Today, we revisit a look at the future. The University of Houston presents this series about the machines that make our civilization run, and the people whose ingenuity created them.
I was pondering doing an Engines episode about H.L. Mencken - the sharp-tongued journalist of the early twentieth century - when I encountered an interesting essay about him. It was enaltd Mencken and Technological Change, and it was episode number 874 of none other than The Engines of Our Ingenuity. It's actually not that uncommon to come up with ideas that've already been covered. What you're listening to now is episode 3156. A lot of ground's been covered over the years, and it's standard procedure to search previous episodes before taking to the keyboard.
Normally, when I see a topic's been covered, I'll start anew. However, in this case I didn't. Reading the old episode, I learned Mencken's thoughts on how the arrival of a new technology in his day - television - would impact newspapers. Mencken thought television coverage would chart new directions. He did not, however, think it would replace newspapers. It didn't, as pointed out by the episode's author, John Lienhard. And it still hasn't. But in the twenty-five years since the episode first aired a lot has happened, and I couldn't resist the opportunity to do a meta-episode - an Enginesepisode about an Engines episode.
Treaty of Versailles Newspaper Article Photo Credit: Wikimedia
When the Mencken episode aired in 1993, we were just beginning to witness the growth of another new medium for delivering news. Not television, but the internet, fueled by the release of the first web browsers. Delivering written format news no longer required printing machines and a fleet of delivery trucks. It simply required the press of a button. The first smartphone, the iPhone, wouldn't be released until 2007. Smartphones took things a step further, taking the paperless paper off our desks, freeing us to track news stories wherever we went, whenever we wanted.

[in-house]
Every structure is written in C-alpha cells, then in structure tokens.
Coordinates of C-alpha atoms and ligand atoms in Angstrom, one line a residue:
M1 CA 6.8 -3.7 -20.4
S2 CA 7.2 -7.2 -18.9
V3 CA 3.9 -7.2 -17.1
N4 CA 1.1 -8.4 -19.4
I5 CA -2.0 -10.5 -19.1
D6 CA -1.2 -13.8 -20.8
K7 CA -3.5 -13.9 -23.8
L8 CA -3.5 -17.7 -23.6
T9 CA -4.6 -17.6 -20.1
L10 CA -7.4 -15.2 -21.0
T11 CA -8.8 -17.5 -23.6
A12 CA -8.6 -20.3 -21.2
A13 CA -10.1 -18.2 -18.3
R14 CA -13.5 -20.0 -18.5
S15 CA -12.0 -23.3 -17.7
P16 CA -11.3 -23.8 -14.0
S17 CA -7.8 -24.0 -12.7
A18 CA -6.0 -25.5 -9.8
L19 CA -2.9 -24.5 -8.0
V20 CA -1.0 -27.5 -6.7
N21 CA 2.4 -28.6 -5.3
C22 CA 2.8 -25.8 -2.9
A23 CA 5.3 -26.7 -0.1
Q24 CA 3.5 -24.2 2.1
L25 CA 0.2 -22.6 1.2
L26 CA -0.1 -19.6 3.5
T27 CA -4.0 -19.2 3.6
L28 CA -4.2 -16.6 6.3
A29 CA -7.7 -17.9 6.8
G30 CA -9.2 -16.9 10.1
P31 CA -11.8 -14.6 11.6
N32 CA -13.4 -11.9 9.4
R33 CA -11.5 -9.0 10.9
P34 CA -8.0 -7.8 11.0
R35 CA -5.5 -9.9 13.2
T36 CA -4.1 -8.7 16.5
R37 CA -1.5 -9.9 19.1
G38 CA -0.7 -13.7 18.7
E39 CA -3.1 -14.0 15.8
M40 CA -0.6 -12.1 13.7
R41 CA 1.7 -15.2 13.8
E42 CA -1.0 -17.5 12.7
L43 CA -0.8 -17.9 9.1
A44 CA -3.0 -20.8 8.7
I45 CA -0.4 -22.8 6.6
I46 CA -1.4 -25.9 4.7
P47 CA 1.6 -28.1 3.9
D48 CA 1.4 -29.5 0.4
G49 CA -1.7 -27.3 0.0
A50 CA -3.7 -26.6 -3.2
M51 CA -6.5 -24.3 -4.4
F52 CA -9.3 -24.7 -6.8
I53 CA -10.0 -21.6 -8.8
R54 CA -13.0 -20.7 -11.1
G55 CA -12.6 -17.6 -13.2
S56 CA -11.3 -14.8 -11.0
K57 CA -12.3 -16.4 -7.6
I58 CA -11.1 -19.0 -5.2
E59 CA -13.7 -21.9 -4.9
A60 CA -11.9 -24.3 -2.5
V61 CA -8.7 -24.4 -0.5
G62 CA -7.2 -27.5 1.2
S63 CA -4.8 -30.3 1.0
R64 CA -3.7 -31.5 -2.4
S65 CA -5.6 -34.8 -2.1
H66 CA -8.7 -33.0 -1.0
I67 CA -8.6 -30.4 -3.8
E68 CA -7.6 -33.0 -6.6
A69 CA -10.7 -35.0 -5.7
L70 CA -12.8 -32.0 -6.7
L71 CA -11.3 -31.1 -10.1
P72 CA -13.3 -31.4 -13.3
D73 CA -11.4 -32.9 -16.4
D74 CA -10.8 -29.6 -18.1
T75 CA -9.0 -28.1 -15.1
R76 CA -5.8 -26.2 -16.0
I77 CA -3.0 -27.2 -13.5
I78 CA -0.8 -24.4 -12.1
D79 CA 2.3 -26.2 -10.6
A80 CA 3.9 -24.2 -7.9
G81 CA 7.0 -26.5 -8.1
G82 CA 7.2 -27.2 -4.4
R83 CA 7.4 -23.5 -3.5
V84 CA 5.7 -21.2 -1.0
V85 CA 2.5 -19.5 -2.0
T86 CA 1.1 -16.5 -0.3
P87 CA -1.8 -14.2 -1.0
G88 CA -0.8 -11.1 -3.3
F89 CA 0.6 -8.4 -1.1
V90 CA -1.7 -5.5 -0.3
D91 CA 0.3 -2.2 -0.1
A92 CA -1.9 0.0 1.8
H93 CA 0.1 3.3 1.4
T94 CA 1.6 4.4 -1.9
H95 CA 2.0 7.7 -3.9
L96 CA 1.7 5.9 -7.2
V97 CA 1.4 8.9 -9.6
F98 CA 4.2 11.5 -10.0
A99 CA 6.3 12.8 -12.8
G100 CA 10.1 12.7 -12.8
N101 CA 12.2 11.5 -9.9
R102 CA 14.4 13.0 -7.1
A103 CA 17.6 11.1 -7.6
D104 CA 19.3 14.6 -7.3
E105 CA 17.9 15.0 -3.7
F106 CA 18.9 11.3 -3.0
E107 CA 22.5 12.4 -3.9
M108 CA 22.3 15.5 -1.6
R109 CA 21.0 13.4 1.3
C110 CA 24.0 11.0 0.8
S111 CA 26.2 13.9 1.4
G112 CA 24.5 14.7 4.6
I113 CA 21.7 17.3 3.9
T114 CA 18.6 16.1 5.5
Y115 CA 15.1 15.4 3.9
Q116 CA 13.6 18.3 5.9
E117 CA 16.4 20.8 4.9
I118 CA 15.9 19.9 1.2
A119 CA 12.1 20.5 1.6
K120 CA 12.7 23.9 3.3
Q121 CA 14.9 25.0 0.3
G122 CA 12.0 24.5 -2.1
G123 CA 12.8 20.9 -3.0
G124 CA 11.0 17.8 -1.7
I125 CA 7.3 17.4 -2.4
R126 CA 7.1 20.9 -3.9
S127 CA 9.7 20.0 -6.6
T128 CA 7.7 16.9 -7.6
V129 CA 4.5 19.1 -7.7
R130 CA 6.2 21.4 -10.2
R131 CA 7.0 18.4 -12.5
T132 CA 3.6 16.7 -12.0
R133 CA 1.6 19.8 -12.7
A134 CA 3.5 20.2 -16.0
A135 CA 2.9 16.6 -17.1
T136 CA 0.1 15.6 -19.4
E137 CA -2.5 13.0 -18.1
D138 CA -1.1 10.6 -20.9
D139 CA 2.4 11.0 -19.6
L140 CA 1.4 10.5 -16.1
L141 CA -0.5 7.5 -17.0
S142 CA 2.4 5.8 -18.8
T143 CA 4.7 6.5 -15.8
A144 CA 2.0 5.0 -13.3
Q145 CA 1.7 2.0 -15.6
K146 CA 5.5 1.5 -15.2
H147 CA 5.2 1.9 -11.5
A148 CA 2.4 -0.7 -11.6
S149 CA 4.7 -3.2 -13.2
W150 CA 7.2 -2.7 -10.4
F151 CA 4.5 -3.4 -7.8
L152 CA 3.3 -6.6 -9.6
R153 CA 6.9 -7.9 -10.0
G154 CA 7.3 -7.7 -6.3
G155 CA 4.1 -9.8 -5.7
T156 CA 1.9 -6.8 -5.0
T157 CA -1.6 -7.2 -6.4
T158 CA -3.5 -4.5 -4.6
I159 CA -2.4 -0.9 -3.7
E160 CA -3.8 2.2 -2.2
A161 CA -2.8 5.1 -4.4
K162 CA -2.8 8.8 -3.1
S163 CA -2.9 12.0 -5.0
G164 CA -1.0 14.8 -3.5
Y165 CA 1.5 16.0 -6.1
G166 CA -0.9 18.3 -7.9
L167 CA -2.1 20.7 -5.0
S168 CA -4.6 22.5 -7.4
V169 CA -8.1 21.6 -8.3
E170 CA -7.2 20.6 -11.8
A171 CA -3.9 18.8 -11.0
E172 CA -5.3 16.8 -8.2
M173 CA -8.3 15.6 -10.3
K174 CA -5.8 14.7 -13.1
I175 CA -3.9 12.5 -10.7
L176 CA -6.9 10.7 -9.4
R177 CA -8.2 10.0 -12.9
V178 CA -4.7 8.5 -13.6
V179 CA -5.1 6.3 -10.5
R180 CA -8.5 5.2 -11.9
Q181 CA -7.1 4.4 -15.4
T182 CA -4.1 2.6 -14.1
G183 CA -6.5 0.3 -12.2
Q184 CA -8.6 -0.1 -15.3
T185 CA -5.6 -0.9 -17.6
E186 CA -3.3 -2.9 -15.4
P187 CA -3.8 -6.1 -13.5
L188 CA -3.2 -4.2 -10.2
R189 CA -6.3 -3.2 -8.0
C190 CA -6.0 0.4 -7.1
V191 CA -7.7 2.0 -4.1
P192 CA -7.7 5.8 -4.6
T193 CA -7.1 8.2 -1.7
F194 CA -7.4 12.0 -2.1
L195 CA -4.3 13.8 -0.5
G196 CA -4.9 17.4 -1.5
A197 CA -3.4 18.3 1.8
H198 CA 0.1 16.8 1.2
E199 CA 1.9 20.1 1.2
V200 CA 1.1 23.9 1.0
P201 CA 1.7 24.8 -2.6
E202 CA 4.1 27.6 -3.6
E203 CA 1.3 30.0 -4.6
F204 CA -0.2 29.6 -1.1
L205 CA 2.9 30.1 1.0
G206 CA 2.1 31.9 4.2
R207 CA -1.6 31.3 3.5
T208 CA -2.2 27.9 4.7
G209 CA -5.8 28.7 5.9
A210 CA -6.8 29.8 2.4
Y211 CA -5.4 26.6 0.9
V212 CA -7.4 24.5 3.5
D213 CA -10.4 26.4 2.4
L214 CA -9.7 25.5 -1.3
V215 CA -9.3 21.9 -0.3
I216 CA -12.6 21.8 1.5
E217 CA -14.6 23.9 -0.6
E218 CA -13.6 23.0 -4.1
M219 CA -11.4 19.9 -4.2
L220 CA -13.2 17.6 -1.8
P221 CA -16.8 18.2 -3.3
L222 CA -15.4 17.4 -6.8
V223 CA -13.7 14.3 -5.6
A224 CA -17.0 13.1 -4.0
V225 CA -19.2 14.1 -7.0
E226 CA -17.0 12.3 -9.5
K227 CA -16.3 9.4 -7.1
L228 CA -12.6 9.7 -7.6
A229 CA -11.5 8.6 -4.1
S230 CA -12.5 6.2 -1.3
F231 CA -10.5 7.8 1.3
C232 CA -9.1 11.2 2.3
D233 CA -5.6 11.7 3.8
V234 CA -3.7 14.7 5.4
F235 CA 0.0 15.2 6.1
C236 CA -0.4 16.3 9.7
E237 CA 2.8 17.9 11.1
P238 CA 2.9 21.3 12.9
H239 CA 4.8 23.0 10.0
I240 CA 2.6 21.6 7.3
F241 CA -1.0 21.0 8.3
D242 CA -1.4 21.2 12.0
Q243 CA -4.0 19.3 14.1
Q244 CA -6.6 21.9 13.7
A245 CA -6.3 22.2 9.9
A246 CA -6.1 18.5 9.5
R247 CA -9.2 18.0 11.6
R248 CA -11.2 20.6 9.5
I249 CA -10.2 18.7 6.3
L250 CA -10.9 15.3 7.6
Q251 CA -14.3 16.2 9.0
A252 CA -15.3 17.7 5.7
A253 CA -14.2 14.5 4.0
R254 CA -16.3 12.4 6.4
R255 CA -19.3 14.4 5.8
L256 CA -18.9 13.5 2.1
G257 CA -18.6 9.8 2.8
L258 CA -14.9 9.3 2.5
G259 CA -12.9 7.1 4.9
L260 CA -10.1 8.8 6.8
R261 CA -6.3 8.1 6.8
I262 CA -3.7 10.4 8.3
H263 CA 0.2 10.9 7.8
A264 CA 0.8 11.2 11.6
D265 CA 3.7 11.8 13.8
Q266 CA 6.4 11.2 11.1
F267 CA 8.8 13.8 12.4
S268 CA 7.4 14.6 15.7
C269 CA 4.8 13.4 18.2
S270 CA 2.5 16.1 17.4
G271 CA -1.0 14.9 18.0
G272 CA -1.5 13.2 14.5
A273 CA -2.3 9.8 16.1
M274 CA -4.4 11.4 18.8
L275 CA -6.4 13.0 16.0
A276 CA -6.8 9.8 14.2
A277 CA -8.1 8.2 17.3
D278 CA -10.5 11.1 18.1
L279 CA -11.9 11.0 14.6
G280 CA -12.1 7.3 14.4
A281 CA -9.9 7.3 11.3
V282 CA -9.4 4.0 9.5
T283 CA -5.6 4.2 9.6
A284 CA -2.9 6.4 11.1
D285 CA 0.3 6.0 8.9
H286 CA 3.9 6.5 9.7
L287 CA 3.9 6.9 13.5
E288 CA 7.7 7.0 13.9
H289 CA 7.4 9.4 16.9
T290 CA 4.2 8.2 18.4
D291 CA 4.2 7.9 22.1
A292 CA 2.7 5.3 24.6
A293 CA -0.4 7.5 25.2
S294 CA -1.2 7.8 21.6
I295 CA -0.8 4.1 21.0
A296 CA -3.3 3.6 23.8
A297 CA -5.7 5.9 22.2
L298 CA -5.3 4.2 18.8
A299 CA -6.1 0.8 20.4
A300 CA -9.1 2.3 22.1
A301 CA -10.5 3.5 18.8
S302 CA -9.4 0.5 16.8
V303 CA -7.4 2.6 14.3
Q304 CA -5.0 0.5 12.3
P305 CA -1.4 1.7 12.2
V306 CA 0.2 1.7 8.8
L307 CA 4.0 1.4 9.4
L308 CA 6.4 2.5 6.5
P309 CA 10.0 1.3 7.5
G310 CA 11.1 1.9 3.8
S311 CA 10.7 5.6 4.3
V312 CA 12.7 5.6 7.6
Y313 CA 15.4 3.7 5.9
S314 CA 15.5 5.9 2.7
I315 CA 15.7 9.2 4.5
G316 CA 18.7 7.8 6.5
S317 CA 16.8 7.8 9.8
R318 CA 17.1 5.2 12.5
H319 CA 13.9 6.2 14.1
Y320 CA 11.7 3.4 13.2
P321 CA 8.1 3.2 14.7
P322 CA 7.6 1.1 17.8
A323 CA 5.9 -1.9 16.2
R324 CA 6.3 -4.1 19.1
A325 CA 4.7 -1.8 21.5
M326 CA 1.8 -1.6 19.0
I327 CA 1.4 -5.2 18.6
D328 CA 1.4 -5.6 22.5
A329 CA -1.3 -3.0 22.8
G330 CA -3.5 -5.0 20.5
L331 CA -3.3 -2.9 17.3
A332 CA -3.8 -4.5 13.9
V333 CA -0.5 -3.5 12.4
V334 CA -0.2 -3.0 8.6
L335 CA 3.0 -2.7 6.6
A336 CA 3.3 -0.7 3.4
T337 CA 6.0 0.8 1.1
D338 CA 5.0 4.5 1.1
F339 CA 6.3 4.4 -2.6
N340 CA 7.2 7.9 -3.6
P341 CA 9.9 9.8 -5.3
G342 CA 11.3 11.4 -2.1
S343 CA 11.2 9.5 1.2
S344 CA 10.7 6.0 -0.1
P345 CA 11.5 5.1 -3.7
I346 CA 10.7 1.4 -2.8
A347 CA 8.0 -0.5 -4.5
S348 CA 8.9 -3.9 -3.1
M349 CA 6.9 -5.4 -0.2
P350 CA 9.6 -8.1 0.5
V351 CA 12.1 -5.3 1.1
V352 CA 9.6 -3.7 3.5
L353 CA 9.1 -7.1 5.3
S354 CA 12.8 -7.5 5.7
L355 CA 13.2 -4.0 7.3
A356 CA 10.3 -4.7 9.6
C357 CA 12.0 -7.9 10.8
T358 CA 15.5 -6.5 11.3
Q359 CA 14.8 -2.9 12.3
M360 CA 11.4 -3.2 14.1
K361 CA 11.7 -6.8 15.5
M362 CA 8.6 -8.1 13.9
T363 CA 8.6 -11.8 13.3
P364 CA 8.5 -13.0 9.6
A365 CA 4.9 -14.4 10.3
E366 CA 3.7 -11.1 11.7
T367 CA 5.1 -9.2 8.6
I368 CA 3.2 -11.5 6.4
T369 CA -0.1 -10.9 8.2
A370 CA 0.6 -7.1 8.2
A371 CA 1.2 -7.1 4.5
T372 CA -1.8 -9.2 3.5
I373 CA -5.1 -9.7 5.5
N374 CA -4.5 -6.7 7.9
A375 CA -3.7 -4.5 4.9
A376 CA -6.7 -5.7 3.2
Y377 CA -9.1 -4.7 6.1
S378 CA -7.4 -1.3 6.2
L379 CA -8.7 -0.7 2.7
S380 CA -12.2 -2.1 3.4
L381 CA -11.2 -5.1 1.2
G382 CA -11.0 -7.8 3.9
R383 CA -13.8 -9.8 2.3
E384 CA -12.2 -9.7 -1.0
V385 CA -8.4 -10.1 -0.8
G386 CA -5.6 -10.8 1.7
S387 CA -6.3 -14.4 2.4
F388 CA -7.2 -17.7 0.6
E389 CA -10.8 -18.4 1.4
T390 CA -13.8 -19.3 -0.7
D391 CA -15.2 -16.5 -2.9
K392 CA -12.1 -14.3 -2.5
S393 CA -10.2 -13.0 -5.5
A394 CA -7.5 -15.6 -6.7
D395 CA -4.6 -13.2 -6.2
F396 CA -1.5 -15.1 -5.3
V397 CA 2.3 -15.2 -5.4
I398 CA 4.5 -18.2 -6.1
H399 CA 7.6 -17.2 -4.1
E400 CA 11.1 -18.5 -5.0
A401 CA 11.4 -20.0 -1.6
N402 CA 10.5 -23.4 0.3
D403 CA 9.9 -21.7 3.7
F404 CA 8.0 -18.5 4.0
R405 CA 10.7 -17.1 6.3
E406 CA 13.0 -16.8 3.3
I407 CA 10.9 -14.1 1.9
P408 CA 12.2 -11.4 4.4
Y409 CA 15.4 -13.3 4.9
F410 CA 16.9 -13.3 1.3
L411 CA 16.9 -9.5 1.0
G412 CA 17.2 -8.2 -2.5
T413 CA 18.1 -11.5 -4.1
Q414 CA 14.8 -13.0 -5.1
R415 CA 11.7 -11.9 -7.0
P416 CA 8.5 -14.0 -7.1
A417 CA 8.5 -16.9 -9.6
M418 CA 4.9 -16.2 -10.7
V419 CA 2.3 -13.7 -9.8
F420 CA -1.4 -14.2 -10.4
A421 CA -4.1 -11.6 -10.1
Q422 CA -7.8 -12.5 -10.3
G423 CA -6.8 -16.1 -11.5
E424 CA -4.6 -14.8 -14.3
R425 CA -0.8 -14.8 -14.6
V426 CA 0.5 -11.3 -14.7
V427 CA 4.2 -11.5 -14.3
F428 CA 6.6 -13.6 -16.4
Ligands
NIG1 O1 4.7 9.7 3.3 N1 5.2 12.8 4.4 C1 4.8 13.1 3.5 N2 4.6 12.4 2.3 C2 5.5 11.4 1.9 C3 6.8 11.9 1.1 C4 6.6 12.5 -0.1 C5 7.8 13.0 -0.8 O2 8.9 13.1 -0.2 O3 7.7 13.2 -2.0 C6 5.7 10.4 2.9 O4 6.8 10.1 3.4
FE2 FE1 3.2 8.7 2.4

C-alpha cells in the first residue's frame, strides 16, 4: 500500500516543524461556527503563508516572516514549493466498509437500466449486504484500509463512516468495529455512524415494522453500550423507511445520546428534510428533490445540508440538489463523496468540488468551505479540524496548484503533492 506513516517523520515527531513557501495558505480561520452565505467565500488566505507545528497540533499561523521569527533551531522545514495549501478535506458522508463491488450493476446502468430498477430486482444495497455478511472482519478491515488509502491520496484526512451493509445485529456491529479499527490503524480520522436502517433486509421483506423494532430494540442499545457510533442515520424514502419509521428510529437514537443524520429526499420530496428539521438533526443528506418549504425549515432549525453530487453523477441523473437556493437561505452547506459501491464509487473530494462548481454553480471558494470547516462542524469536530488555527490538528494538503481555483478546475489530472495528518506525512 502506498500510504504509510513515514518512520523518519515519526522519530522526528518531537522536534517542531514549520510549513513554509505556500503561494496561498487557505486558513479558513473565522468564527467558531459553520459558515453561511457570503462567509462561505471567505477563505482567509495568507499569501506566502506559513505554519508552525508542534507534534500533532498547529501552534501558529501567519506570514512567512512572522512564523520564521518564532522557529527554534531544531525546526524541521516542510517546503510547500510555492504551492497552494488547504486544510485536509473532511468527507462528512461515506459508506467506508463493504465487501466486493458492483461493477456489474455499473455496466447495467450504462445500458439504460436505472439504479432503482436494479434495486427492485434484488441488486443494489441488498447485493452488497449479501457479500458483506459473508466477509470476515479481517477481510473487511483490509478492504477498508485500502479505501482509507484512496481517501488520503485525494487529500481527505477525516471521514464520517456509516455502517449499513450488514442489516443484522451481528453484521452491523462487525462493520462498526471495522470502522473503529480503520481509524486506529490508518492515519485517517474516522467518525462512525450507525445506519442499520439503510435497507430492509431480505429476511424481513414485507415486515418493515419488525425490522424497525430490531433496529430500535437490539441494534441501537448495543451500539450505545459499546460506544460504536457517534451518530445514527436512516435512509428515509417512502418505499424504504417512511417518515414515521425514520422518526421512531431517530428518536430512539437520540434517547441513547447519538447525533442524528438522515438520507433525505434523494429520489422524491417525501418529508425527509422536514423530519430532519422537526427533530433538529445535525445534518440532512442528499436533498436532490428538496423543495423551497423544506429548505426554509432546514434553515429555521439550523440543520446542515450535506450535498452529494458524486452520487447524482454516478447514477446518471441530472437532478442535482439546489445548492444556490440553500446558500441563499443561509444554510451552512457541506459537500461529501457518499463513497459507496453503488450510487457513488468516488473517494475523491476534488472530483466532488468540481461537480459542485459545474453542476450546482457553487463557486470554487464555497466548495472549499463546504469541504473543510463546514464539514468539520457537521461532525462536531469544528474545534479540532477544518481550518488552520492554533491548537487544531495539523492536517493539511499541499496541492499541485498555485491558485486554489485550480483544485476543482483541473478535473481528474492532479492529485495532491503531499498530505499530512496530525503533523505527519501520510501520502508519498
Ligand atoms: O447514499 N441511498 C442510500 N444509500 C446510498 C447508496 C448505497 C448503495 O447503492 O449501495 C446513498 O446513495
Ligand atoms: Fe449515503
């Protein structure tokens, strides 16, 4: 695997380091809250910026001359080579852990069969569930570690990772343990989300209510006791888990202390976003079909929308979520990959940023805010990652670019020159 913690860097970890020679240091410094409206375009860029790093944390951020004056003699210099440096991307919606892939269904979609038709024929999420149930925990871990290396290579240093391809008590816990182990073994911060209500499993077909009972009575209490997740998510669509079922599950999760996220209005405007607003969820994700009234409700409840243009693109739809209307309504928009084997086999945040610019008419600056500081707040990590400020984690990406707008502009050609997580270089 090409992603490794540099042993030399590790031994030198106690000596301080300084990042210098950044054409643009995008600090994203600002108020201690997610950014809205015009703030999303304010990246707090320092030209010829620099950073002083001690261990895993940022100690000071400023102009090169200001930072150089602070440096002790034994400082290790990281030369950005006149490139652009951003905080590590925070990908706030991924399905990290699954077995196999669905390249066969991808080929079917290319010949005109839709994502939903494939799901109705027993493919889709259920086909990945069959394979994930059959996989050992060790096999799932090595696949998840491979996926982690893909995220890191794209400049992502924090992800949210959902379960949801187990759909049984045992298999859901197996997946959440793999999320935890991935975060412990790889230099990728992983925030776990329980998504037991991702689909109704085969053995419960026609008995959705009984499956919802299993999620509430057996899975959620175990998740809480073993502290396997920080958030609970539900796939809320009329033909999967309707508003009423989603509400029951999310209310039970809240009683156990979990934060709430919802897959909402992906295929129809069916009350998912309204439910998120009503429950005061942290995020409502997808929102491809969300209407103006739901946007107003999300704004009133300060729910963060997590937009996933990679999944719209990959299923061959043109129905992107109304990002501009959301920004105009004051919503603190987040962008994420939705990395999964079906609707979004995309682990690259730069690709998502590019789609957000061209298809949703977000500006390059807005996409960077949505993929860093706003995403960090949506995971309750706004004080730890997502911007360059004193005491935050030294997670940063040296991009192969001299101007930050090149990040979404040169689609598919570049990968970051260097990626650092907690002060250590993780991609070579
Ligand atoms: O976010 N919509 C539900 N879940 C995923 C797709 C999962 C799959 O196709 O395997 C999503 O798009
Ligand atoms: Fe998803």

New York Times on smart phone Photo Credit: Flickr
In 1993, we knew change was coming; that more people would be consuming written news electronically. But what we didn't foresee was how the internet would change the type of news we consume. Printing a newspaper is expensive, creating a barrier to entry. If you wanted to run a paper, you needed money. Today that's no longer the case. Anyone with a computer can set up a news website in a day for just a few dollars. Or you can simply post news on a myriad of available websites run by others. As a result, much of what we encounter no longer emanates from trained reporters - reporters steeped in journalistic integrity and an appreciation of in-depth research.
Printing machines Photo Credit: Fairchild AFB
The thought of everyone-as-journalist wouldn't have come as a surprise to Mencken, who carved his place in journalistic lore by relentlessly assailing human shortcomings. Still, he'd be heartened to see that, even as newspapers face daunting challenges, they live on, still striving to carry on traditions that have long served as bedrock for those seeking the day's news.
I'm Andy Boyd at the University of Houston, where we're interested in the way inventive minds work.
The 1993 episode referenced in this essay can be found here: Episode No. 874.